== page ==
The seat configurations and versatility... and yet that charming look and smile; Chrysler's marketinmg never truly understood the possibilities of this original and well thought design.
    I regret the most that the PT "station-wagon", as the panel truck and then, the California cruiser, did't made it into production... Believer, the original designer moved to GM to produce the original PT-wagon - under the GM Chevrolet brand name HHR. To bad that nose is so flat.
    Any kit to add a PT grid to it?
    Surprise: It sells rather well! All seating arrangements from PT was kept - as many original design details. Especially the commercial version of this panel van... It is great to see that Europeans can see behind the US chrome and hp lovers...
    Welcome, FIAT! Yes, I believe that new PT will see a future. I be first in line to get one.

    Martin, industrial designer

  4. I'm absolutely with Hector on this one. I can only assume Martan never tried a Honda element (or even a Honda Fit), which both drive better than the PT Cruiser and are even more practical.
    The PT Cruiser has the honour of being the rental car I refuse to accept. It's piggish economy, lousy turning circle, terrible suspension, appalling visibility and cheap interior just don't do it for me. In other words, without even considering the love it or hate it looks, it's still a terrible car.

  5. Well said, Roy. I too have refused this car as a rental. What may have started as a somewhat whimsical car now just looks like a sad old joke. I know Chrysler needs to push old metal until the new Fuars arrive, bur are they really this desperate?

  6. Oops, I meant to type Fiats. Darn iPhone...

  7. The PT Cruiser's classic design should NOT be messed with!
    Now that sales have slumped, Chrysler should put the headlights, dashboard and door panels back the way they were, as those "changes" were a waste of money, and may even have turned off some buyers. That money would have been better spent boosting the PT's engine performance and mileage, as that's the most important thing on this car that needs improving.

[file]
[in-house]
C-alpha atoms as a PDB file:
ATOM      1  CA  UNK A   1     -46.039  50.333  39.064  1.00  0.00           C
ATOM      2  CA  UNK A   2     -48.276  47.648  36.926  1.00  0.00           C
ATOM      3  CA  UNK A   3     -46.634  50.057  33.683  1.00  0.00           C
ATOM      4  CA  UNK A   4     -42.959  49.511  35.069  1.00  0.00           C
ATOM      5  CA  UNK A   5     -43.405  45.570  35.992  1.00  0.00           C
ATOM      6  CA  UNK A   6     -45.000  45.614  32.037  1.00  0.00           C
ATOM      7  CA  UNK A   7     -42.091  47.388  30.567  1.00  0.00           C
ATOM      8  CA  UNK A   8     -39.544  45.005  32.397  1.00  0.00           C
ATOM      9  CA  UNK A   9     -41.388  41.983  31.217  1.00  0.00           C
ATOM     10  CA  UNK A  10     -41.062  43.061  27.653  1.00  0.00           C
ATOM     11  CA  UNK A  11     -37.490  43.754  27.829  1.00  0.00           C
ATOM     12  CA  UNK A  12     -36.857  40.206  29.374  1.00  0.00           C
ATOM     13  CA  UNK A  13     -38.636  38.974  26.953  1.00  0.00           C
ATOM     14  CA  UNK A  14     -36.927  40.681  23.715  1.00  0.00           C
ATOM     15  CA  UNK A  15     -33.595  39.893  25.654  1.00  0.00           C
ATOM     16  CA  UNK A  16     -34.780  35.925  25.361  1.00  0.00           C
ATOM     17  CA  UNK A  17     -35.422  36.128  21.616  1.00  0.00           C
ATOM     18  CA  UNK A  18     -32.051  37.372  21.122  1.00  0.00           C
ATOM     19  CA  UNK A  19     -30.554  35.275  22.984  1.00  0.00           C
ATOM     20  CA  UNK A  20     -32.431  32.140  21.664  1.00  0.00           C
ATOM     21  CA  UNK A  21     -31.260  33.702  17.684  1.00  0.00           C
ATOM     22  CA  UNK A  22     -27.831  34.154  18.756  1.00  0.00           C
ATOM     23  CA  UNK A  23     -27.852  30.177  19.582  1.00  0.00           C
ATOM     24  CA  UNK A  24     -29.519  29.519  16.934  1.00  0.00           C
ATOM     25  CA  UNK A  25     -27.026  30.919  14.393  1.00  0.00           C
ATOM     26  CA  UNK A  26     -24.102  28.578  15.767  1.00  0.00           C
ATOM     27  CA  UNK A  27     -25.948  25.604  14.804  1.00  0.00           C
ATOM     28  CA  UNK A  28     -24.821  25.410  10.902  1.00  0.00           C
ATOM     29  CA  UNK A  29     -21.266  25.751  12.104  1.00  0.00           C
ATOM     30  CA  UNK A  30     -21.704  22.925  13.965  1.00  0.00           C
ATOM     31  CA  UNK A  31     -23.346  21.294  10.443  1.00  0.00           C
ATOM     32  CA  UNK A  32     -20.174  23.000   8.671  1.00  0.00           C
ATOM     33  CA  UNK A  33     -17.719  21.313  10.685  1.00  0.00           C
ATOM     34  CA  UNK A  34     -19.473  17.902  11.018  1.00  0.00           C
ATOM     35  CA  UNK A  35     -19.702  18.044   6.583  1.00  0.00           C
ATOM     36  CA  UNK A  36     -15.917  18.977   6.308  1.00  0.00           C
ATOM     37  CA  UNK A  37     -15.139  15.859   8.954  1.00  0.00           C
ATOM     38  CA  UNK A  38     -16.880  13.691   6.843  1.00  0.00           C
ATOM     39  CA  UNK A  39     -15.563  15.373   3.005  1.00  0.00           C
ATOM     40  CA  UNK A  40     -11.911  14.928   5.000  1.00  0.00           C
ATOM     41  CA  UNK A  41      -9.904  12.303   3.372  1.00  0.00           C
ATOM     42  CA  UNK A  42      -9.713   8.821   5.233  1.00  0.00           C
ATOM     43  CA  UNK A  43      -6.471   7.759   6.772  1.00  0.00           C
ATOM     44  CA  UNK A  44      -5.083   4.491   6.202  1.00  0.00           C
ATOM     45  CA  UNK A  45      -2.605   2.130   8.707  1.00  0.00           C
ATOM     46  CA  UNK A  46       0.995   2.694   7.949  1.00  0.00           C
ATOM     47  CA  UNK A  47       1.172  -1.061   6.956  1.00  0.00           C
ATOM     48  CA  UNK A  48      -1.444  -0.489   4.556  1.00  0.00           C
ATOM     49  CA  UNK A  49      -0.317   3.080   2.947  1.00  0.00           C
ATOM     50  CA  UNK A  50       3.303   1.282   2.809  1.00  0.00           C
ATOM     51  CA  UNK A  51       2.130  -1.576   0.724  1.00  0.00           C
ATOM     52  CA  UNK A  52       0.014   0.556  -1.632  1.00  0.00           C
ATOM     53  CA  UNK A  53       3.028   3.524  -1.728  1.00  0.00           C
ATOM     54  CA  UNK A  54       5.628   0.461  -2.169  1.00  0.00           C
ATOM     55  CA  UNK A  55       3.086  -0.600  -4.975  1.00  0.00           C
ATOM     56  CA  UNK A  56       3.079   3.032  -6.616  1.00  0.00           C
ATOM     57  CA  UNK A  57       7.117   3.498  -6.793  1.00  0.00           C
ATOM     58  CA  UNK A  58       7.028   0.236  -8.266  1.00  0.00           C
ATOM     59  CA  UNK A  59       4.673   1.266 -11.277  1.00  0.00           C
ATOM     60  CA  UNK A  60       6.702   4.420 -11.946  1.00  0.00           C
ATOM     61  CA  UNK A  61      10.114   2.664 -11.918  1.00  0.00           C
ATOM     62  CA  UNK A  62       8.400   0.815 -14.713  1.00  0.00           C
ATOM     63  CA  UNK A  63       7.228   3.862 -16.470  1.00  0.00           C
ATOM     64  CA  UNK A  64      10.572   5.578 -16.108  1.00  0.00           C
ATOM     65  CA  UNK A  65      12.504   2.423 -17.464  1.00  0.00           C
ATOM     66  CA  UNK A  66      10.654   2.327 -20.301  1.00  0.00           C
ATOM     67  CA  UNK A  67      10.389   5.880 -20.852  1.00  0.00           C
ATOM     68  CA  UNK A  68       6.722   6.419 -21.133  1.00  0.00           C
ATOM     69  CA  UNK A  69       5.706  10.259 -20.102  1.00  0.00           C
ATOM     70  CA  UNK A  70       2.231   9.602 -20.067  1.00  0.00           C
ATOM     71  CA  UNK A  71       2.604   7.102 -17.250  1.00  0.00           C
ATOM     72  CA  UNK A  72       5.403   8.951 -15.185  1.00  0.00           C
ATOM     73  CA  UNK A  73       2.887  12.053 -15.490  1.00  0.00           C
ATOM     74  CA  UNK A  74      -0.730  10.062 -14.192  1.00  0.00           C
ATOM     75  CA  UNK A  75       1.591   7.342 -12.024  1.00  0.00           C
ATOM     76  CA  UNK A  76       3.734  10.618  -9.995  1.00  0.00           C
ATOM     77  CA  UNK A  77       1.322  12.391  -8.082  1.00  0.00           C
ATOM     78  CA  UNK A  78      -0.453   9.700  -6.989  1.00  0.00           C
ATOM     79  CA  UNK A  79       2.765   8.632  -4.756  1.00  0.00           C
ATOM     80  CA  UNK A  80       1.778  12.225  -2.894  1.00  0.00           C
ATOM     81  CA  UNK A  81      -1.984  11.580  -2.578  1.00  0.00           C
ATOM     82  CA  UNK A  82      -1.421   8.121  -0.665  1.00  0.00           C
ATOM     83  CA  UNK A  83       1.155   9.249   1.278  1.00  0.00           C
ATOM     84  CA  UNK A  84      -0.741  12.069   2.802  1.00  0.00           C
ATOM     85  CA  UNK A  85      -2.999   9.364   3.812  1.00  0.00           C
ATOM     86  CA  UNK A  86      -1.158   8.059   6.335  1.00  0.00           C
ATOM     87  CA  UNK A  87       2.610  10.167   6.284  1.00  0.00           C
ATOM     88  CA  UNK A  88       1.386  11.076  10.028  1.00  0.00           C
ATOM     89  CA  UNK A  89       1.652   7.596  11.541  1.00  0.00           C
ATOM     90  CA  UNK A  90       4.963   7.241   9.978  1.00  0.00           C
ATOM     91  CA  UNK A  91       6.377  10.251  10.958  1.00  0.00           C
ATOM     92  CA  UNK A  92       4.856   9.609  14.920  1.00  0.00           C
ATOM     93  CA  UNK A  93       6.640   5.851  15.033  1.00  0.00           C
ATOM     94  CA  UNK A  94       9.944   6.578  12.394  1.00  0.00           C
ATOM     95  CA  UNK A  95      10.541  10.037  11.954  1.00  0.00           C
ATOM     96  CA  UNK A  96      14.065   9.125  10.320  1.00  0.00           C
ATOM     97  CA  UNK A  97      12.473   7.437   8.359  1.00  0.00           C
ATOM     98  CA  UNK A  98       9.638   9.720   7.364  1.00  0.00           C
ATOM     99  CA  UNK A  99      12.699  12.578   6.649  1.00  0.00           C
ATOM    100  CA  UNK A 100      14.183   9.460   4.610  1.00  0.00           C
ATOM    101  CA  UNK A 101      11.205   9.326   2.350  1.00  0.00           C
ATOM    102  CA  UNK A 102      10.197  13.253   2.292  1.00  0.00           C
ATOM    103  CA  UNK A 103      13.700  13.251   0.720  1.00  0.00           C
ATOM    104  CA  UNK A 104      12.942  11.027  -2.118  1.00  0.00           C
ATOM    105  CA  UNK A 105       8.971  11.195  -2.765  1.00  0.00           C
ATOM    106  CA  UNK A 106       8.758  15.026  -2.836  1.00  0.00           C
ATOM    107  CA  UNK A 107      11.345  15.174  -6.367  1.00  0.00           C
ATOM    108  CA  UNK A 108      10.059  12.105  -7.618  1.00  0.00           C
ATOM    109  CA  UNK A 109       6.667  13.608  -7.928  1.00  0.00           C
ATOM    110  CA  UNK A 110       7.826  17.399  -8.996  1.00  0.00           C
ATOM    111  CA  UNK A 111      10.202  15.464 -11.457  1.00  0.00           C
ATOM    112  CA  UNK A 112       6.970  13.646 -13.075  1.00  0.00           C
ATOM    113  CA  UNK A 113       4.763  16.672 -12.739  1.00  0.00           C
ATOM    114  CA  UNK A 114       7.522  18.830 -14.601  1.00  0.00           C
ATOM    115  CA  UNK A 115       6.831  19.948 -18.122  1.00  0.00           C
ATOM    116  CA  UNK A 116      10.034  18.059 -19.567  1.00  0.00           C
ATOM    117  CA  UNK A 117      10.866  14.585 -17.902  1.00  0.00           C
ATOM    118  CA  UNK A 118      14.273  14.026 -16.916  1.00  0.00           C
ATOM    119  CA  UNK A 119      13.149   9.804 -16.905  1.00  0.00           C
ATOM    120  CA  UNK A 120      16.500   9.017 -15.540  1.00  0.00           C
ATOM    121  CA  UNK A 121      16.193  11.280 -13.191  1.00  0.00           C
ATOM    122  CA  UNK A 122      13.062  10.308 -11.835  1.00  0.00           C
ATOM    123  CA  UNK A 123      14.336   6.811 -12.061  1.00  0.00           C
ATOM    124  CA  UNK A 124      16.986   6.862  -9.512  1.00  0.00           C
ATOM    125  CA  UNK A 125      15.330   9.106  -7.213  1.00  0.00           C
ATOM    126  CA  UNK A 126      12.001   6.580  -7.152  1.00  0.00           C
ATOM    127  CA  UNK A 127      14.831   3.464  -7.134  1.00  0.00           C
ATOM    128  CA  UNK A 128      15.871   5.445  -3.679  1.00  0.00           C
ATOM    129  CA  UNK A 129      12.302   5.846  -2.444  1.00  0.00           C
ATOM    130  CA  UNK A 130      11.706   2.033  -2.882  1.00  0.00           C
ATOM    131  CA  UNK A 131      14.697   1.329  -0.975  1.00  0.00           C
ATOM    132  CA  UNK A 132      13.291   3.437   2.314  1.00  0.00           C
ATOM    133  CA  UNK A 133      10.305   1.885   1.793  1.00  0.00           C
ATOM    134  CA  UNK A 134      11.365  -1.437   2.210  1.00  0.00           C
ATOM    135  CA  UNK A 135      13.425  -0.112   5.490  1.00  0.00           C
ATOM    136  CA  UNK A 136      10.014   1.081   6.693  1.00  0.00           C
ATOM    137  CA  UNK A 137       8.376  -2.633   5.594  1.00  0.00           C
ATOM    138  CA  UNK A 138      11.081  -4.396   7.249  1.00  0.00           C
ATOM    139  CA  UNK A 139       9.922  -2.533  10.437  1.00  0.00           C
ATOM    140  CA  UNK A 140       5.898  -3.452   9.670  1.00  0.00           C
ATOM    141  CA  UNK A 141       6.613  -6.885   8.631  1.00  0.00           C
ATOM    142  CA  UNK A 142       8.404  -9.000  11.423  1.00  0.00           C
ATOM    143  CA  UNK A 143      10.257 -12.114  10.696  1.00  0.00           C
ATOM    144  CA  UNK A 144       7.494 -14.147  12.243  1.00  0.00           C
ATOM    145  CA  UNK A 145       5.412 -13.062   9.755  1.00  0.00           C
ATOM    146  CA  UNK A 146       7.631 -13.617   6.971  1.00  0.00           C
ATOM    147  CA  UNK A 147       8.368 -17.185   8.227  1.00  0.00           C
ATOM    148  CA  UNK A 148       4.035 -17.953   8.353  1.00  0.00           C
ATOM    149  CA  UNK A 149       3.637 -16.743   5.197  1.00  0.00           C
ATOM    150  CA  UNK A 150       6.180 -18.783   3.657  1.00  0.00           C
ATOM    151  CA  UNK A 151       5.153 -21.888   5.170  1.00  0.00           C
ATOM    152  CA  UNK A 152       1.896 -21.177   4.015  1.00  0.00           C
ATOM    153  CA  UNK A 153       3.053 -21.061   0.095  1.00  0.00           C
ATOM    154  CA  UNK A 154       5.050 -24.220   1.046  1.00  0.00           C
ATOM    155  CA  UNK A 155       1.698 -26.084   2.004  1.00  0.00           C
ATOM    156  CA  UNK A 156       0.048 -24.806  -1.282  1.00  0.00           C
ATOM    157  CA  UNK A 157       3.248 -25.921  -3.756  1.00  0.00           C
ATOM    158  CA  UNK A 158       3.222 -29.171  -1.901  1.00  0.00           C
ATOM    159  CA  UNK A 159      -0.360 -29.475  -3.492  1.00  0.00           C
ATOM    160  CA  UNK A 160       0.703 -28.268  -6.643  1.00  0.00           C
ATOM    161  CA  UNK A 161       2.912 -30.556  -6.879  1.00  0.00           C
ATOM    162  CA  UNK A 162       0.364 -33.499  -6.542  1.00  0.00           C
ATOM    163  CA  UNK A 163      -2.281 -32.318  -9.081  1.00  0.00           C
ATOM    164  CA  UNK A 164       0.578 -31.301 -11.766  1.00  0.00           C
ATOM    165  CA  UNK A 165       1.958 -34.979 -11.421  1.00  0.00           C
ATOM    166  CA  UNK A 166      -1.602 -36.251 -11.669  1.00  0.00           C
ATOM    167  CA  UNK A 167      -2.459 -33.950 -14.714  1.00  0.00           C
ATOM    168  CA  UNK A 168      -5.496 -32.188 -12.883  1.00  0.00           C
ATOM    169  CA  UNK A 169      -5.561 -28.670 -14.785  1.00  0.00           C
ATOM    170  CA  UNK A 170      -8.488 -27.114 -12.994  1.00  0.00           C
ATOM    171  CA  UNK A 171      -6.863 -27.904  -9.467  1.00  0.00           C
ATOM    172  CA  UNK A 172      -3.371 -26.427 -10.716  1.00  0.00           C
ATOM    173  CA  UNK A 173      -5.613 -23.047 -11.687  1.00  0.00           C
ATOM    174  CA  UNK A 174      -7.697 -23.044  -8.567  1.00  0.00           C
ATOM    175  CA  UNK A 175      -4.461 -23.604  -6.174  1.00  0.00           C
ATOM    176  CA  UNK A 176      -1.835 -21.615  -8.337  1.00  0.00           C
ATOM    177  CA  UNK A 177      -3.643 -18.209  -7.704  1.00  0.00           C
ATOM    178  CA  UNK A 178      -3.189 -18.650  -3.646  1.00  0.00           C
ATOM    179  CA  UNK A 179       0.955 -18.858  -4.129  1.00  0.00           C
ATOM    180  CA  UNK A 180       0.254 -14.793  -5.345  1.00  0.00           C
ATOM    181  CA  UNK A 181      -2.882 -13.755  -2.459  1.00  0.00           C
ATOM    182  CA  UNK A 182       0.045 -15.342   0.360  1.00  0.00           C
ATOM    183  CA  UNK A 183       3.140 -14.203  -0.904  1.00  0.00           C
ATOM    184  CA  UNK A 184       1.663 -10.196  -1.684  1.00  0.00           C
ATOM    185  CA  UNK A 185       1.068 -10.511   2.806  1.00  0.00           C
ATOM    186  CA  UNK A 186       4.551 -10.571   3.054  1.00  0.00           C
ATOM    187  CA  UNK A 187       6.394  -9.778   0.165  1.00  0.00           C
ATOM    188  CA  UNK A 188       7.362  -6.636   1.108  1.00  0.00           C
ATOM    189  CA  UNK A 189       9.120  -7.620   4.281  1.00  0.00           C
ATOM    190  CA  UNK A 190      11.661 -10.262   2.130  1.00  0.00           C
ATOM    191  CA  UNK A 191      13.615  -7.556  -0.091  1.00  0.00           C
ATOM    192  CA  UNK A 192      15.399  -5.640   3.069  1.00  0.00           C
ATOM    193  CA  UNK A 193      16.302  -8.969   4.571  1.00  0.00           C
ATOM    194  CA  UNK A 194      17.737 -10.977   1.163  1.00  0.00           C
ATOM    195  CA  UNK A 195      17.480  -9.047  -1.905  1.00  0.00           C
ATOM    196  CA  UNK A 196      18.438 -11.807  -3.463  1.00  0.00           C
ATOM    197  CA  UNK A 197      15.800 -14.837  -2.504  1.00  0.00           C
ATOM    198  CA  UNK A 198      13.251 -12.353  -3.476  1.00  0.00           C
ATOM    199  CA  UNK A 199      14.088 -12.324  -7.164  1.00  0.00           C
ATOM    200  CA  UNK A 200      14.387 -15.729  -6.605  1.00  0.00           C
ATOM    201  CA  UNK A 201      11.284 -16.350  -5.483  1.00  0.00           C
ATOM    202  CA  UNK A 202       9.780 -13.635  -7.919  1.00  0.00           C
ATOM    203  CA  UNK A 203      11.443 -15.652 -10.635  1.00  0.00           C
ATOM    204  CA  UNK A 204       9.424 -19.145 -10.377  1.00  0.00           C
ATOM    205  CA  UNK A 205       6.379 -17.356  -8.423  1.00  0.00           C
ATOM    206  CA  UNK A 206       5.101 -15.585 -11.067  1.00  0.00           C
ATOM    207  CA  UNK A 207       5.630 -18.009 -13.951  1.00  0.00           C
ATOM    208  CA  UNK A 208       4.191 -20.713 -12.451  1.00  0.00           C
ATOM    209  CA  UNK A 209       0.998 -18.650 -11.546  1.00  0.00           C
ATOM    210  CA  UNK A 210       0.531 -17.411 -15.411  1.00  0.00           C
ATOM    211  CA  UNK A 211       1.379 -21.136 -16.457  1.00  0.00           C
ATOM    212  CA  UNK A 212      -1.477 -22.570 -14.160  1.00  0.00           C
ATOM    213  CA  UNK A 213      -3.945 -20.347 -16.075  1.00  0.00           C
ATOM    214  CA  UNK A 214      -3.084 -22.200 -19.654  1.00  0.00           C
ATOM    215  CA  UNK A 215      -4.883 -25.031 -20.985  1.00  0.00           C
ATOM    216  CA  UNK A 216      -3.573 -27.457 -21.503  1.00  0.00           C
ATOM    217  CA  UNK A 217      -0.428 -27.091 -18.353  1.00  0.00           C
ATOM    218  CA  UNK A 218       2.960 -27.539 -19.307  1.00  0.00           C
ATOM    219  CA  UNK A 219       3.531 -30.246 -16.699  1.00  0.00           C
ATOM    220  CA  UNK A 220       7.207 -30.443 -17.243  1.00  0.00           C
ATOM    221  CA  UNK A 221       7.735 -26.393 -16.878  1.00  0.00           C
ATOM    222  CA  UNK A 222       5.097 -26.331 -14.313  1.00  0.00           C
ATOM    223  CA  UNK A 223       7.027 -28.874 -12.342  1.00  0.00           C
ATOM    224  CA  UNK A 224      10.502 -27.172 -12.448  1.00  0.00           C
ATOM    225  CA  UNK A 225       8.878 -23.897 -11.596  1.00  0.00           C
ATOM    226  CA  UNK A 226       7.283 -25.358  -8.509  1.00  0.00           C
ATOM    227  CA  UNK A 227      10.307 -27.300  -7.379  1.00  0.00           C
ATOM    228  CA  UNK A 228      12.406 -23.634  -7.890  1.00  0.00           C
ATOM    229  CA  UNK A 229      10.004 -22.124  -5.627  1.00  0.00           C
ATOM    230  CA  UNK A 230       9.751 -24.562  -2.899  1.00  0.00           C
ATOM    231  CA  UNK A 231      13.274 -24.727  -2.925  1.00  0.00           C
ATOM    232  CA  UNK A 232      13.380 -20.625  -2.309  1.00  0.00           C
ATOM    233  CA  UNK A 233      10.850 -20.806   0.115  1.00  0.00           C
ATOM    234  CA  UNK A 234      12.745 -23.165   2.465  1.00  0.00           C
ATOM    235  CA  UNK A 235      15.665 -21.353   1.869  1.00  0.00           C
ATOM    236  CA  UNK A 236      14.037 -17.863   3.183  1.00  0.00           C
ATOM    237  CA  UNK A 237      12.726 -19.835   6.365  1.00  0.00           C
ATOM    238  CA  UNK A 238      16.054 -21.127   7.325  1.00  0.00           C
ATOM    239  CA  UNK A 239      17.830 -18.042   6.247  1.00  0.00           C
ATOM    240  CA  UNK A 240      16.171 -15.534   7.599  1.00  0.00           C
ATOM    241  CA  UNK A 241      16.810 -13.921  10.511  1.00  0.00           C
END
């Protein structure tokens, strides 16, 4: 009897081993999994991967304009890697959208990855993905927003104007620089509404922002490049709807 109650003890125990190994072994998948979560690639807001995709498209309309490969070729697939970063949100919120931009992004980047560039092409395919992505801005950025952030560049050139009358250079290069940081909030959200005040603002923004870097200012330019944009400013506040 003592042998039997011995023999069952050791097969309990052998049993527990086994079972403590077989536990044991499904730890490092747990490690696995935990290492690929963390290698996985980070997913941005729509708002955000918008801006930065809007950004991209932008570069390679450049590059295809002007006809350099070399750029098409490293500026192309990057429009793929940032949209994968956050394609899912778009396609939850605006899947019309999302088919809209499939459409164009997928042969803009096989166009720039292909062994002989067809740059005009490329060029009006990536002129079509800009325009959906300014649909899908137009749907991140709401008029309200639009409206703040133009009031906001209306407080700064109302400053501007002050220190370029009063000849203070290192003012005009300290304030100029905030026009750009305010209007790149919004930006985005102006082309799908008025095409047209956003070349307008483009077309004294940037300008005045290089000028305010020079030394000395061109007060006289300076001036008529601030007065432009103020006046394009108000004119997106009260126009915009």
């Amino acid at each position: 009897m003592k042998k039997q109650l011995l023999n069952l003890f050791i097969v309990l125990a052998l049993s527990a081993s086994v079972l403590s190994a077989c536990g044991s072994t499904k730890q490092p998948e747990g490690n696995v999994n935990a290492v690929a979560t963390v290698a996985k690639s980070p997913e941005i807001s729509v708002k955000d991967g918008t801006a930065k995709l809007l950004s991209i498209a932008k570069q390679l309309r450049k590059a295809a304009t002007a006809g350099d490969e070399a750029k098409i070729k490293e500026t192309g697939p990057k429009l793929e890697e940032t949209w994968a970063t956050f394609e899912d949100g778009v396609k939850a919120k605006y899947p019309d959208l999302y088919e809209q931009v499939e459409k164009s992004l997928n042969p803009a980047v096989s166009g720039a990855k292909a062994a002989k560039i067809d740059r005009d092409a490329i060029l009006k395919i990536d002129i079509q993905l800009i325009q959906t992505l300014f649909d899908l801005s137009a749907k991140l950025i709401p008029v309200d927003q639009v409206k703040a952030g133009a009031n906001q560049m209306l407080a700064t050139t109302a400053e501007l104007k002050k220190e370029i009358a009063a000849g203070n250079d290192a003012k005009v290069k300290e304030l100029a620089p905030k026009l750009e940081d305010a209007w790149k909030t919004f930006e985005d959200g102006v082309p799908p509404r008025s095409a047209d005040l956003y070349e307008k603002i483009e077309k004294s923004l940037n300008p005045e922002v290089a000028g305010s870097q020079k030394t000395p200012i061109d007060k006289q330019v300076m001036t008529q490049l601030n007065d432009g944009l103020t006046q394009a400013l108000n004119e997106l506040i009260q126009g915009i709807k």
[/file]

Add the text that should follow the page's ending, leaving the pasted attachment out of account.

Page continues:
8. personally I'm glad their keeping it up.. the alternative is a breadbox with rounded edges...
    the only things I'd recommend changing are put in a rear wheel drive v-6 with 200hp and 260 torque, better steering wheel and seat combo ( feels like the seats are made of boards of wood and the wheel is buried in the dash) and make a light truck version.... that category could use some originality....
    other than that: good sound (limited and touring), plenty of room, visibility is great, and small size helps dealing with city traffic.

  9. "Surprisingly, after exiting bankruptcy court in July, Chrysler decided to keep the PT alive through the end of 2010 when new models start arriving."
    Try not surprising. Chrysler needs smaller cars to tide them over until the Fiats arrive. People are still buying PTs (or rental lots, either way...). The plants are there, so costs are low. Wasn't that the general consensus in the last PT post?